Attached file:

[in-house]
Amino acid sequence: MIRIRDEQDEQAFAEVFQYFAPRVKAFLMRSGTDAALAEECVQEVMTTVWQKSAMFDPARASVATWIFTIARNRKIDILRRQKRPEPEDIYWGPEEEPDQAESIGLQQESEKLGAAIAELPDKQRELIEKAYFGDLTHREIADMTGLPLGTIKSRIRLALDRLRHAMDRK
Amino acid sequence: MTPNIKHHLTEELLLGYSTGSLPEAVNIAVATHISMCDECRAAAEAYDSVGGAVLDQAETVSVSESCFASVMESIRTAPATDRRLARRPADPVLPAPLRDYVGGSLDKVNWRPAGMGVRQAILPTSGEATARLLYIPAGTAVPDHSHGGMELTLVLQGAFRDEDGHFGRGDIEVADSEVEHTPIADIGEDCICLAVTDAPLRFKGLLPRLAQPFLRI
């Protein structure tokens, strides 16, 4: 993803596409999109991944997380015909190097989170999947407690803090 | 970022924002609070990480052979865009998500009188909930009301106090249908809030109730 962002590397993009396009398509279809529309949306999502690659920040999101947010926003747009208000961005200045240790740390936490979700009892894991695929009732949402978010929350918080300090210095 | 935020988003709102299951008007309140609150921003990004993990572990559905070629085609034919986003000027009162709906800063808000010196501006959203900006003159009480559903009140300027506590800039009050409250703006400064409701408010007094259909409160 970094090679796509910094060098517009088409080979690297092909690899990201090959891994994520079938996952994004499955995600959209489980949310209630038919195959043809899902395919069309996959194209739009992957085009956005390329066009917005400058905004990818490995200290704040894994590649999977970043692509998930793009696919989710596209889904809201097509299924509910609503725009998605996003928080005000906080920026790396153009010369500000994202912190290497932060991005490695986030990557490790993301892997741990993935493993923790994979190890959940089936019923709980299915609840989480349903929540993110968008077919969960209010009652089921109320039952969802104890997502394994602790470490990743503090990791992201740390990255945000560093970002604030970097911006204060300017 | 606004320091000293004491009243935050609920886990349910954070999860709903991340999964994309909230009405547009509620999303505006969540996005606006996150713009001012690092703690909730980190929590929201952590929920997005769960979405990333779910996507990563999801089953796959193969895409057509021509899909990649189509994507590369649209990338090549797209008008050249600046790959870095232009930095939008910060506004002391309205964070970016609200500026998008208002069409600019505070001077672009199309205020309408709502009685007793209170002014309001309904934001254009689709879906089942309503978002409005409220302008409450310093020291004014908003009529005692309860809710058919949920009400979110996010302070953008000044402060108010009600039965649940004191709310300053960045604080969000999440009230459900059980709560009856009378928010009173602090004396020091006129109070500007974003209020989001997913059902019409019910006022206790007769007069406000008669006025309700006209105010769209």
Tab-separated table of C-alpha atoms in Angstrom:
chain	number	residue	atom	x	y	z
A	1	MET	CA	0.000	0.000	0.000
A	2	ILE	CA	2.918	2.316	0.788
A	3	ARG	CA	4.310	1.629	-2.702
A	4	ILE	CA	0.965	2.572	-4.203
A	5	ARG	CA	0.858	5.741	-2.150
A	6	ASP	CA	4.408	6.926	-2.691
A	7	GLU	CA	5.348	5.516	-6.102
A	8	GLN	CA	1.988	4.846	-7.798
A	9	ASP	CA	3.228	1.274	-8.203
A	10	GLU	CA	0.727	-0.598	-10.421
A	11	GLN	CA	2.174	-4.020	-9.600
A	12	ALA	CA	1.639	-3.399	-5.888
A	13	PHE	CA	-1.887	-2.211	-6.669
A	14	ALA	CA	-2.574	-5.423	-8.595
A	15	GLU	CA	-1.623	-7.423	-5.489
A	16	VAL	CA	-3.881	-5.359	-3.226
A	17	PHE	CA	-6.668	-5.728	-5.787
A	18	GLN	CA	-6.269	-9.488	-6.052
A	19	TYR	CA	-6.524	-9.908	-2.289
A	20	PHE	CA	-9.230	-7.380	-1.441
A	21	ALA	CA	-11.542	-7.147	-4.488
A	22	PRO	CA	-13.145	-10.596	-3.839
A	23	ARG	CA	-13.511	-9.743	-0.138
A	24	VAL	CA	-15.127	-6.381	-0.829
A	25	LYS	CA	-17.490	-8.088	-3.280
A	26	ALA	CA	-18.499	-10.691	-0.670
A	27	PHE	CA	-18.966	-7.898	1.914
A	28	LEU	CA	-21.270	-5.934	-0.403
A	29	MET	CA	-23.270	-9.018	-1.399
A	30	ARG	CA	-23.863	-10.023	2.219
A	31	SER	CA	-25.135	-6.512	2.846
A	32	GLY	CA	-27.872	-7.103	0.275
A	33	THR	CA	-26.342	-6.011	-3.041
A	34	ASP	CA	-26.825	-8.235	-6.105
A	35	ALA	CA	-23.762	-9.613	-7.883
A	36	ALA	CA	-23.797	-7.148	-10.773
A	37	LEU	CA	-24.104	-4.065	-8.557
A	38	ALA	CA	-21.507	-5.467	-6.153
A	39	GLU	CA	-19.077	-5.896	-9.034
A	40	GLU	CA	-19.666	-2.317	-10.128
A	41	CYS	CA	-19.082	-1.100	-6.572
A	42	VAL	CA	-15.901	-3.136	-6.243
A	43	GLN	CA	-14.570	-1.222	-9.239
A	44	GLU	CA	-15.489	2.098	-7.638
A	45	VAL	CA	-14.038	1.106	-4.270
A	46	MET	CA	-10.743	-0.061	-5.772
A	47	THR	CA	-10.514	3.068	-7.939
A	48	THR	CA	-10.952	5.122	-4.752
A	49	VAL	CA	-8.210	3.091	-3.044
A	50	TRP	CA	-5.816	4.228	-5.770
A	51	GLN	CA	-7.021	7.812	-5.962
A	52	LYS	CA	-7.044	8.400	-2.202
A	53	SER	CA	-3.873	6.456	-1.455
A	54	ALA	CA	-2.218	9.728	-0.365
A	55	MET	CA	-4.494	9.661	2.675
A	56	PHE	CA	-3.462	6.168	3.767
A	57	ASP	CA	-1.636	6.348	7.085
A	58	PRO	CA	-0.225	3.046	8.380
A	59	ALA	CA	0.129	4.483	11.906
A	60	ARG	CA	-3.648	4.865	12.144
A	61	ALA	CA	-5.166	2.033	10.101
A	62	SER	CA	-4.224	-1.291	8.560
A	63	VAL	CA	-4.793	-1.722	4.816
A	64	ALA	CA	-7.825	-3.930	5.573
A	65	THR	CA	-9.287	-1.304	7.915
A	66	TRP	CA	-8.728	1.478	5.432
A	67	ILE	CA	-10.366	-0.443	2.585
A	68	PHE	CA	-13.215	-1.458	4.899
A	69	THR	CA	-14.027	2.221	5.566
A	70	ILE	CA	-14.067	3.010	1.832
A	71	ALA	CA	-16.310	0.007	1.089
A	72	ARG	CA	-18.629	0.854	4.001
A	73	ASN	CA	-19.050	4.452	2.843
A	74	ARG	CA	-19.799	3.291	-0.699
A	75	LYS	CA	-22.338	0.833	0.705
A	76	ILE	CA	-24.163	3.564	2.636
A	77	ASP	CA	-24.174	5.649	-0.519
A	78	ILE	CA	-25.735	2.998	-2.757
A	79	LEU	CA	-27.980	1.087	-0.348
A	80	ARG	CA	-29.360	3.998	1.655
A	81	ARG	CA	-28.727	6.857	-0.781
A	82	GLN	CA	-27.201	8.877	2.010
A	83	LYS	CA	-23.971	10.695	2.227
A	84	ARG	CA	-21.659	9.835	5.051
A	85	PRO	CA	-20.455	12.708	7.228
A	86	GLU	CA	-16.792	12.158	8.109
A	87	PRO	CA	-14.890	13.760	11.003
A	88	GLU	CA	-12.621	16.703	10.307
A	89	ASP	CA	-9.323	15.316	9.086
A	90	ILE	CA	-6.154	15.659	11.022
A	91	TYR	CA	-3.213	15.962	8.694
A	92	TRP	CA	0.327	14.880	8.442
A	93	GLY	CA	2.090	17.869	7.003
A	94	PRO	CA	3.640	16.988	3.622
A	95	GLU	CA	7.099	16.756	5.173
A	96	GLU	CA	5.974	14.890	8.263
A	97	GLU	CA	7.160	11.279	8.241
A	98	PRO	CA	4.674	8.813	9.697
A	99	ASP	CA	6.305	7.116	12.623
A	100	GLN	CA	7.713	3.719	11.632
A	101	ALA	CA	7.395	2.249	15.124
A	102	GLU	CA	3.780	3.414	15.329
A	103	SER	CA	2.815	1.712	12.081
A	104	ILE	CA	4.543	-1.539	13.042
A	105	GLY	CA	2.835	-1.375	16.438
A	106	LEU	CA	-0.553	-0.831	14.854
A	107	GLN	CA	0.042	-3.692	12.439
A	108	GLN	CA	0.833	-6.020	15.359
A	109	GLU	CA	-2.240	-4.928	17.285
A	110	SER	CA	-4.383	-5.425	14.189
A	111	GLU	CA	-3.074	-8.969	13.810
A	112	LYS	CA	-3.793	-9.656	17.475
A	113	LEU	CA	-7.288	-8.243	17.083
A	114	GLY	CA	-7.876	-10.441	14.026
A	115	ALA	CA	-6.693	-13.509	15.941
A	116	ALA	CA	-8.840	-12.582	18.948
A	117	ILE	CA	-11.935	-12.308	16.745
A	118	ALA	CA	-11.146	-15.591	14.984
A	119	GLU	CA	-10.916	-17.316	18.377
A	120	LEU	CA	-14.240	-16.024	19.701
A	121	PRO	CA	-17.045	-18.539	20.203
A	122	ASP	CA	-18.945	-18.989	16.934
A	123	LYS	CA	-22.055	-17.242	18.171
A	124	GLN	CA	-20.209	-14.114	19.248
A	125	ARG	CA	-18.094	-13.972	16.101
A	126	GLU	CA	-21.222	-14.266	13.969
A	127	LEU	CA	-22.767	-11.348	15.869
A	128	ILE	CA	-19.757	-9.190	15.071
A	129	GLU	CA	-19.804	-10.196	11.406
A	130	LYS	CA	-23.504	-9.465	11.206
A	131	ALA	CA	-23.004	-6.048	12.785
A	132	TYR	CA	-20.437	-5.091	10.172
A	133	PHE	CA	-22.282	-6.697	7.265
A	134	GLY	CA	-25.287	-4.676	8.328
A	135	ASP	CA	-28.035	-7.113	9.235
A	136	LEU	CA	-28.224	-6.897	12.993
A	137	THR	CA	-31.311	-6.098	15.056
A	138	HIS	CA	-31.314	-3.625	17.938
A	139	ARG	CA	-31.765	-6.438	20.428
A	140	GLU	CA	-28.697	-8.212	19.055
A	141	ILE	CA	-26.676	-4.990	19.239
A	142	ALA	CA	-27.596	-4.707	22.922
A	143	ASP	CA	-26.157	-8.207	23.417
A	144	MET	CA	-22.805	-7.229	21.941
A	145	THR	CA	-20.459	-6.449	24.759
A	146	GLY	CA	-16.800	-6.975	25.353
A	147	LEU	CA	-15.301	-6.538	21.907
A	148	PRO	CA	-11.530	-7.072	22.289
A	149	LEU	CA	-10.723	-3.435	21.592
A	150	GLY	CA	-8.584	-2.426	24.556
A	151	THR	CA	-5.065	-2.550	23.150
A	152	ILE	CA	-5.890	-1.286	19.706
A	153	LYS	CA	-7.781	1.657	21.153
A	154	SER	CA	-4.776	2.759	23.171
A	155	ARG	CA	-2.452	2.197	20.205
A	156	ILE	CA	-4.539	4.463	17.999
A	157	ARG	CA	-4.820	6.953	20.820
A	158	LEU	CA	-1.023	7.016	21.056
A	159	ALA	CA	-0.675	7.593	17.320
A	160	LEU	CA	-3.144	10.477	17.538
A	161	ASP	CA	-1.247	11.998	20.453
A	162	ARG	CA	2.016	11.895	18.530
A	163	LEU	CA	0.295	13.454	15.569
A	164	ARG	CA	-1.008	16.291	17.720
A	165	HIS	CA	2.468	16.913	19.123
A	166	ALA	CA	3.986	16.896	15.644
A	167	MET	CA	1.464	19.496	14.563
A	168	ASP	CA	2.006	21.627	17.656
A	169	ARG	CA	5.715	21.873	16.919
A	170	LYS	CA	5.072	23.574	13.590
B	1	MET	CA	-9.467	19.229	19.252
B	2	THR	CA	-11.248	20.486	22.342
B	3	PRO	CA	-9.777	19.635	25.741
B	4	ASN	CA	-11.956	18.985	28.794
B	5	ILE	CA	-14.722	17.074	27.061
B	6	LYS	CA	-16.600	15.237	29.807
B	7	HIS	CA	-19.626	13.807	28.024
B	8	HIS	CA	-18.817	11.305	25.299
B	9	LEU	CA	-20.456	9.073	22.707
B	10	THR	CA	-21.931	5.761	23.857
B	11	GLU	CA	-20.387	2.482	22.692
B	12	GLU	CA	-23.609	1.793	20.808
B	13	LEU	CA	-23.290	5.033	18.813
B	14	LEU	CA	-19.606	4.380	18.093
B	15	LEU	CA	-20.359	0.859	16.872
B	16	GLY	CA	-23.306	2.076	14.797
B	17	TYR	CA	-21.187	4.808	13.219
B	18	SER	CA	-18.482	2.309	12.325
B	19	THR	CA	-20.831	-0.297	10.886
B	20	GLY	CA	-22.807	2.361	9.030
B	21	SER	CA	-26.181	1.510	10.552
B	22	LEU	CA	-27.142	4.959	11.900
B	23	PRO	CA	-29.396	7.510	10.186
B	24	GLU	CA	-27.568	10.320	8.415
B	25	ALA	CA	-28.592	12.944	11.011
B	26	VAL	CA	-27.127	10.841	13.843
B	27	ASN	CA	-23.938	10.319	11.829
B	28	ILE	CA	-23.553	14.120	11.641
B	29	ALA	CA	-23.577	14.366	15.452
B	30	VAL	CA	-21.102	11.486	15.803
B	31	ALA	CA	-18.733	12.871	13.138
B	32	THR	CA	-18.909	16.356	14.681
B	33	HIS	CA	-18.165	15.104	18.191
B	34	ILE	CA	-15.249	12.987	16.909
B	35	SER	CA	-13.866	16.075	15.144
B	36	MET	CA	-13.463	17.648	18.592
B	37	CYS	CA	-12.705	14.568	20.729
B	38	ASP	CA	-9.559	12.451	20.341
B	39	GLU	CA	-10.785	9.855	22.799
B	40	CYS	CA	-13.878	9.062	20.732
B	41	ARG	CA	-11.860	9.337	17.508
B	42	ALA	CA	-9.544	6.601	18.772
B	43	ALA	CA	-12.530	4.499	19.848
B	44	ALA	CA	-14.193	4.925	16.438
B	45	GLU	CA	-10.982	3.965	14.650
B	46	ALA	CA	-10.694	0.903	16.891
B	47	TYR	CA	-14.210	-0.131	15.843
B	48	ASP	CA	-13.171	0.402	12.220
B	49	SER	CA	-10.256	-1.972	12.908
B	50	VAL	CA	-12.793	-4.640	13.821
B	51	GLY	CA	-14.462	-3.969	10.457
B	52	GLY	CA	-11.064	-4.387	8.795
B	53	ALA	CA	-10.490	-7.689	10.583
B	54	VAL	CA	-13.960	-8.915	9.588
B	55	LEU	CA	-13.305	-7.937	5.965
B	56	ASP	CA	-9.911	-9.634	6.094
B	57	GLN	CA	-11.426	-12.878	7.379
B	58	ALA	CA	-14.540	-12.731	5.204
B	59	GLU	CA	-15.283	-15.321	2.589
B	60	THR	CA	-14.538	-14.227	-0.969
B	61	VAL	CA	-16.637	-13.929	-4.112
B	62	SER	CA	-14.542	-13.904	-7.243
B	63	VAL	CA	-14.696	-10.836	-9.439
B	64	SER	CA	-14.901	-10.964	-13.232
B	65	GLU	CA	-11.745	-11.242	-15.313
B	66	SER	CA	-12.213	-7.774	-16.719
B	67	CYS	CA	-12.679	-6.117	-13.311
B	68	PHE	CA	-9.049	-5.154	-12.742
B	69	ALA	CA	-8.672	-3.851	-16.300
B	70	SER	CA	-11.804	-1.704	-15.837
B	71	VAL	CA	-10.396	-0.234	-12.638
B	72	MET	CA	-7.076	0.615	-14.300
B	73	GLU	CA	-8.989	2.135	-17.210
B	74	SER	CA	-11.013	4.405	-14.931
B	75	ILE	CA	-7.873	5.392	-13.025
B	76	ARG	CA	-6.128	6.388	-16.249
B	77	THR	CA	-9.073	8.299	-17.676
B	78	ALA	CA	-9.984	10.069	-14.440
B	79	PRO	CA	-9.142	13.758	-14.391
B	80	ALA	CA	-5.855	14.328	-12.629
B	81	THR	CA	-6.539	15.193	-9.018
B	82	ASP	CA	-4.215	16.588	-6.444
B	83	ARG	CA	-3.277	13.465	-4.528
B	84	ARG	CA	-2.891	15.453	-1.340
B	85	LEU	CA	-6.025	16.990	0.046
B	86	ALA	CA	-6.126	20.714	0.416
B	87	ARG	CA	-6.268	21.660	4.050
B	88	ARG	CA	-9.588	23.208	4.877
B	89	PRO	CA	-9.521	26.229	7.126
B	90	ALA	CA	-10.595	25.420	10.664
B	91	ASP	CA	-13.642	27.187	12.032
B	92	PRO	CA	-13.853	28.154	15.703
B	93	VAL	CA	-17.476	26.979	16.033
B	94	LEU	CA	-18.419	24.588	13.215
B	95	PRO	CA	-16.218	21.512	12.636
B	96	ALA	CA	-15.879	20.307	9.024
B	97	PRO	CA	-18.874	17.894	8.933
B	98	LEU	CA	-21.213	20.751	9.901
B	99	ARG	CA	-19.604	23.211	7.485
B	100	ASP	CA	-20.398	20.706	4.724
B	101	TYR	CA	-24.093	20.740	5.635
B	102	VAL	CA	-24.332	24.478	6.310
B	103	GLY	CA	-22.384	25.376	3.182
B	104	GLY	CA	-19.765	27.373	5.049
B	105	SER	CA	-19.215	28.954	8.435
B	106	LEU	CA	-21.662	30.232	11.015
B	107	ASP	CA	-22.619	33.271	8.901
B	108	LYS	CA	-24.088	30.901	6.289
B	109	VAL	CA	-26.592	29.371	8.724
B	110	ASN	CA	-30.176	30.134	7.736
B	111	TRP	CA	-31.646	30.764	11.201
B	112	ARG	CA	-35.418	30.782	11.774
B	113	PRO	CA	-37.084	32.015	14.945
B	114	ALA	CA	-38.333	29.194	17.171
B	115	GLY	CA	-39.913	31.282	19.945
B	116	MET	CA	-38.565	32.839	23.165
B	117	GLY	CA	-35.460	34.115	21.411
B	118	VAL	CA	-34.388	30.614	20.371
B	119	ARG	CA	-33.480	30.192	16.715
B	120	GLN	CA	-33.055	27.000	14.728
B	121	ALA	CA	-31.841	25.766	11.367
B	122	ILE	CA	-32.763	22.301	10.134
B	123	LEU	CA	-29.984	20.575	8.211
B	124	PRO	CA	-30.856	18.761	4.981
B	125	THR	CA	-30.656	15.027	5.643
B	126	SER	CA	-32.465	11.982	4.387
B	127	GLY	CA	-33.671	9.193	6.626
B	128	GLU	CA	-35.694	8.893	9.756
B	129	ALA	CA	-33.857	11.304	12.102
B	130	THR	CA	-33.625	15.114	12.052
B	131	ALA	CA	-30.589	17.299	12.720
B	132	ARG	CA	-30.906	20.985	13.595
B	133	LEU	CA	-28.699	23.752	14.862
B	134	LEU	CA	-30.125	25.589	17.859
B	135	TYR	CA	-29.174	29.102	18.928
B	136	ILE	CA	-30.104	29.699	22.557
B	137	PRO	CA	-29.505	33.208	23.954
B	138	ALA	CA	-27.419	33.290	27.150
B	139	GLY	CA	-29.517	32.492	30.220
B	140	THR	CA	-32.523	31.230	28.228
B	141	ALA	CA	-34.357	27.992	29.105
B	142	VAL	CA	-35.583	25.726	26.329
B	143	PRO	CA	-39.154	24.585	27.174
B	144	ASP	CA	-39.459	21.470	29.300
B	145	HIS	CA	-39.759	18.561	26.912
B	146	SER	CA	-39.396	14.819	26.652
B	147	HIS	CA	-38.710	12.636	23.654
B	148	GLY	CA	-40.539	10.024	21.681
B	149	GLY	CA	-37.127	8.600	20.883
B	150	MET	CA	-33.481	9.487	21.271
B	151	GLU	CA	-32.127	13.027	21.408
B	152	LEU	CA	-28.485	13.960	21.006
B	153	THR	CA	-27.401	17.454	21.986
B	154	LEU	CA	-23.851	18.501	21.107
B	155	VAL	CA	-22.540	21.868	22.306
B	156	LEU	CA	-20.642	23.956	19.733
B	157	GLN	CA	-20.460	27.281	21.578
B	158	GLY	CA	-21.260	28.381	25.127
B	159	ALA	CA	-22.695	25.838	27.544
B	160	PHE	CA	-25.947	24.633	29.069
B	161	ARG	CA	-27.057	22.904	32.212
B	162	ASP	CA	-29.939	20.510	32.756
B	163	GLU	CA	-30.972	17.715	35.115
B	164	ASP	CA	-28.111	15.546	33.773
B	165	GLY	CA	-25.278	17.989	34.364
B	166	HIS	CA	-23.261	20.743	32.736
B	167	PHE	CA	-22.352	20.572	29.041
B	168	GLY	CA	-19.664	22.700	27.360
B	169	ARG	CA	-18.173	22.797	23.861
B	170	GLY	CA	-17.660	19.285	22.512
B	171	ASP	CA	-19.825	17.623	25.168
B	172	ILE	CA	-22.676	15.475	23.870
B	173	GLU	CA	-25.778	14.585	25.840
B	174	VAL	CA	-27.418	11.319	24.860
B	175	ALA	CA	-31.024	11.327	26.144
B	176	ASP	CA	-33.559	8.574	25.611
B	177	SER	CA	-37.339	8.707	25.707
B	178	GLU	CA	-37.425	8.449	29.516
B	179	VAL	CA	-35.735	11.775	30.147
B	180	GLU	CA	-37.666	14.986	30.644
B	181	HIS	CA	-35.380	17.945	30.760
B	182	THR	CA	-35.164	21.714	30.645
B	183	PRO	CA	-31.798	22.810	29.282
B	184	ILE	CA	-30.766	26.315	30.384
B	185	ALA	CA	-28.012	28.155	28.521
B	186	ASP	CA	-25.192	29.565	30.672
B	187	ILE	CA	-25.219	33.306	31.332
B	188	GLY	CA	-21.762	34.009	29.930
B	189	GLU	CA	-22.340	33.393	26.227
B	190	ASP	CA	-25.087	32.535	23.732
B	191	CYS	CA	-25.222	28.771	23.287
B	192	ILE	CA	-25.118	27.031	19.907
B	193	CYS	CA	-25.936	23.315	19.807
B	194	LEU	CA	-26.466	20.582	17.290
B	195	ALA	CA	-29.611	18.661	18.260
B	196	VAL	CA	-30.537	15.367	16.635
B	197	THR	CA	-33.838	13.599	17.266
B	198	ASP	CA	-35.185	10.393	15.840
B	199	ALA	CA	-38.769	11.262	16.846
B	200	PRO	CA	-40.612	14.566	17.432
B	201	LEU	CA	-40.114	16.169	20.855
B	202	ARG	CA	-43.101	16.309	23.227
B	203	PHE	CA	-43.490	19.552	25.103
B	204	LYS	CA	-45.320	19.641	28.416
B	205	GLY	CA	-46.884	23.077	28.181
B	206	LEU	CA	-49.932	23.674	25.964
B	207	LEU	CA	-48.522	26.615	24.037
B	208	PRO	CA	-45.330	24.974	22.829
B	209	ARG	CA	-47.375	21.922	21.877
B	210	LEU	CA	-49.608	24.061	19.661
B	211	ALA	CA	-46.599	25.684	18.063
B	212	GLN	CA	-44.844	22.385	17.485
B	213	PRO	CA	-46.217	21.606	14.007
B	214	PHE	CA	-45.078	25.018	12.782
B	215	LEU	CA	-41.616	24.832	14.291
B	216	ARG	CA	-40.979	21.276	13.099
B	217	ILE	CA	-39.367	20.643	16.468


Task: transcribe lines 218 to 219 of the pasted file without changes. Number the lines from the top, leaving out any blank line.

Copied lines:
B	42	ALA	CA	-9.544	6.601	18.772
B	43	ALA	CA	-12.530	4.499	19.848